Metro Weekly

Study: LGBTQ millennials less confident about achieving ‘American dream’

Millennials were also less confident about investing for the future

Money Talks illustration

A survey has found that LGBTQ Americans feel less confident about their finances and achieving the “American dream” than their straight peers.

Brokerage firm TD Ameritrade conducted a survey of 1,500 Americans between the ages of 21 and 37 — with a 50-50 split between straight and LGBTQ-identifying participants.

They found that only 35% of LGBTQ millennials said they would achieve the stereotypical “American dream” of landing a good career, getting married, owning a home, having kids and investing in retirement.

That compares with almost half of heterosexual millennials who said they would achieve these goals.

LGBTQ millennials were also less assured they would meet financial goals and invest in the future, with less than 40% saying they believed they would be “financially secure in retirement,” compared to half of straight millennials.

Lule Demmissie, managing director of retirement and long-term investing at TD Ameritrade, said that lack of confidence is not helping their finances prosper.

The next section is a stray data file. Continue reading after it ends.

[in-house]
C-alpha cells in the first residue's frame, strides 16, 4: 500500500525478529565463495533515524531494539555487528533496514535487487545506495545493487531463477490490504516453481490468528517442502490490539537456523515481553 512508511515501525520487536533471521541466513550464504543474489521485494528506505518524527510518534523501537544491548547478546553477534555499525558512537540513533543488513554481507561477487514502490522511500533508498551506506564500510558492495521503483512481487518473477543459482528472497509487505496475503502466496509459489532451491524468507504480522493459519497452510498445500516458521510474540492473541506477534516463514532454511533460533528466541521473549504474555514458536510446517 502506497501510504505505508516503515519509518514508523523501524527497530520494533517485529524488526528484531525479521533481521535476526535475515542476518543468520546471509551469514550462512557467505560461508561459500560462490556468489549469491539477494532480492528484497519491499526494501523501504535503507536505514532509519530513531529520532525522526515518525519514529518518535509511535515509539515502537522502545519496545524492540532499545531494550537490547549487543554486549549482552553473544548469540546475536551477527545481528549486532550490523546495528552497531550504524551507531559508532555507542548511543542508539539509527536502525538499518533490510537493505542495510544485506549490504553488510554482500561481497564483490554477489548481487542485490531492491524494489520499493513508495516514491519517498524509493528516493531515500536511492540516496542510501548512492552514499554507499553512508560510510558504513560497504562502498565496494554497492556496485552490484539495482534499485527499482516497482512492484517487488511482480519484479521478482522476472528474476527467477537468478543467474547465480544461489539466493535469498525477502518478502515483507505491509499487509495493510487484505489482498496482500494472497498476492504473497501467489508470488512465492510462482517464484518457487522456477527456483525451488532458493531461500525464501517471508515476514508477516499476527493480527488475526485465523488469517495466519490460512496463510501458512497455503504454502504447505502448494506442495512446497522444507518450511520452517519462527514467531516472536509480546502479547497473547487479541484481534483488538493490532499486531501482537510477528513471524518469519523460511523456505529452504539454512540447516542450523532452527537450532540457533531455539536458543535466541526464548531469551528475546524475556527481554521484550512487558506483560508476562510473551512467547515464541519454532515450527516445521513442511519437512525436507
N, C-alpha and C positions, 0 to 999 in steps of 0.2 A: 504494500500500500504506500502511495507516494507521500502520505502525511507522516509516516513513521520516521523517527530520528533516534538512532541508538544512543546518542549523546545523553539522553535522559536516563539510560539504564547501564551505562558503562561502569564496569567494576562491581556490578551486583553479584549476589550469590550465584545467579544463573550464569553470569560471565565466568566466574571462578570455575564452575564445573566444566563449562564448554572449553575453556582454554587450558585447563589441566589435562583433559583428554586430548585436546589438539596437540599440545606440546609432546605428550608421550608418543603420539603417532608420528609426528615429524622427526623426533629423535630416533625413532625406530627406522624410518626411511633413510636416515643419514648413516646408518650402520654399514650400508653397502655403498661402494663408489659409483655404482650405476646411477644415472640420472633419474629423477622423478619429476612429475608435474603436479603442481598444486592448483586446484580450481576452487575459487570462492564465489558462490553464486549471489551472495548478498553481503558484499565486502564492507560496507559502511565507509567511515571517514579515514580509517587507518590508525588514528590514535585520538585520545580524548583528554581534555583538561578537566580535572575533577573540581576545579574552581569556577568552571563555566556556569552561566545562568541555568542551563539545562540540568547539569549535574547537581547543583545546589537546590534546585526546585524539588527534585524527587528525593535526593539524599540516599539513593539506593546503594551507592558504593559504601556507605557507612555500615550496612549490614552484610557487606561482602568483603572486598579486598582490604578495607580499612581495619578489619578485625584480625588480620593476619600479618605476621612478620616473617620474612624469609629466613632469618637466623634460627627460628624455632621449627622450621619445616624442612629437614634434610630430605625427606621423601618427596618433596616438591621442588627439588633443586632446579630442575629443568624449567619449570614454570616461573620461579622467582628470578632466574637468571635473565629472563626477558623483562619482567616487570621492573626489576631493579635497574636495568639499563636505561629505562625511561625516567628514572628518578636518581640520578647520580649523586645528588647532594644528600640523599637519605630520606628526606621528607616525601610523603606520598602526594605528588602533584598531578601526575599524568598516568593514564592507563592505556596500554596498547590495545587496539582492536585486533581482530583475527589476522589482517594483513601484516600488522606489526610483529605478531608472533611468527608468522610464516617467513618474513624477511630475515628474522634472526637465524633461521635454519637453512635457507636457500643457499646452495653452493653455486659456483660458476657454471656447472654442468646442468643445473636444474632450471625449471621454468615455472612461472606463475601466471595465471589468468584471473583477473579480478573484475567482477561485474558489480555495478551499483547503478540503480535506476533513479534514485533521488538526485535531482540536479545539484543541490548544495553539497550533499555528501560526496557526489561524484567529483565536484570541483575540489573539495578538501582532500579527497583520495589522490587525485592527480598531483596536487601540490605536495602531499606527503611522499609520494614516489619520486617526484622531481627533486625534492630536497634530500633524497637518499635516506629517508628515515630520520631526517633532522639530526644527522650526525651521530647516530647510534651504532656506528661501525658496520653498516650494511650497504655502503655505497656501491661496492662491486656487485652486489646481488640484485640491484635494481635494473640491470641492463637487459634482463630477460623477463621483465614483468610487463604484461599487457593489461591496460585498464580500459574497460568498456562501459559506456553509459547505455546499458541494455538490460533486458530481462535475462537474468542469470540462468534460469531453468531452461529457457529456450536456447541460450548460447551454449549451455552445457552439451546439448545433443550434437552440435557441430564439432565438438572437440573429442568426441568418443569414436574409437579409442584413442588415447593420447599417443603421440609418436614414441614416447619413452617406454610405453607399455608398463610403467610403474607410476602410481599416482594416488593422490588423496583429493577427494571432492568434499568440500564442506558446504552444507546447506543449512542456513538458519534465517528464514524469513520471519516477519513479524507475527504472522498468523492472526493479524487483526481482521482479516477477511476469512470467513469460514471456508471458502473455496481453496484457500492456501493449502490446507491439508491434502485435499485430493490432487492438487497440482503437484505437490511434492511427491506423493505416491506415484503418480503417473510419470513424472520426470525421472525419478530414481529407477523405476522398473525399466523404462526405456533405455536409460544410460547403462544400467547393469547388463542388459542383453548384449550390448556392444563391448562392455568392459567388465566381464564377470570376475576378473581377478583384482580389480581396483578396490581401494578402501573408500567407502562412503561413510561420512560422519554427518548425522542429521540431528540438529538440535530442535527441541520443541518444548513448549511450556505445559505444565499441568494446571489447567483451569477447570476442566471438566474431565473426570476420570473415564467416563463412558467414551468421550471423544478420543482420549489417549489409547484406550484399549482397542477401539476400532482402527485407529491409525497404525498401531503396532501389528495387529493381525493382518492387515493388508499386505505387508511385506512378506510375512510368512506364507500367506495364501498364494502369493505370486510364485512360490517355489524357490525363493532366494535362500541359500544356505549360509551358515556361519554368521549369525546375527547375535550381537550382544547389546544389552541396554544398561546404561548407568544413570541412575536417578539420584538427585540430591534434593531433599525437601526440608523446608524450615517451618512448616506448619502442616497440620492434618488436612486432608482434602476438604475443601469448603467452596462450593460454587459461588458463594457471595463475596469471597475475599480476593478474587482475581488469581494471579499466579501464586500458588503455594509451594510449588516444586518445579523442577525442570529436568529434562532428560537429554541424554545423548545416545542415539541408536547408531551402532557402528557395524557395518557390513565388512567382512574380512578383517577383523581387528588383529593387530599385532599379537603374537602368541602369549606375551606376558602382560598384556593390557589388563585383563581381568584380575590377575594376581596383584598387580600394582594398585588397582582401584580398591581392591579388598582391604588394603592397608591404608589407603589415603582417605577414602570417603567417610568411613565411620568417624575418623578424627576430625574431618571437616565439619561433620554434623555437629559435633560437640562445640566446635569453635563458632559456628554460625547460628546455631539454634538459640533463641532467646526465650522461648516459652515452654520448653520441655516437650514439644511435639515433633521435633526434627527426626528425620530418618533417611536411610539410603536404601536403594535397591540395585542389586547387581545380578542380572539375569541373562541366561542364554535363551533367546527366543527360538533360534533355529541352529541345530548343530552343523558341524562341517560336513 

“It is clear that when individuals feel less secure, it impedes their ability to improve their finances,” Demmissie told USA Today.

The survey also revealed that the reason many LGBTQ millennials are so concerned is that they make less than heterosexual people. LGBTQ millennials made 12% less money on average than their straight peers, earning $66,200 a year versus $79,400.

“The income gap,” says Demmissie, “can’t be overlooked. It’s real. Not imagined.”

The difference in income can be caused by sexuality getting in the way of promotions said Kim Howard, owner and adviser at KJH Financial Services.

“They do seem less confident, and it is still about an overall inability of society to totally accept them,” Howard explains. “There’s still that discrimination.”

She added that their sexuality “may translate into a lack of mentors and advancement,” and being passed up for promotions means continuing at a lower pay.


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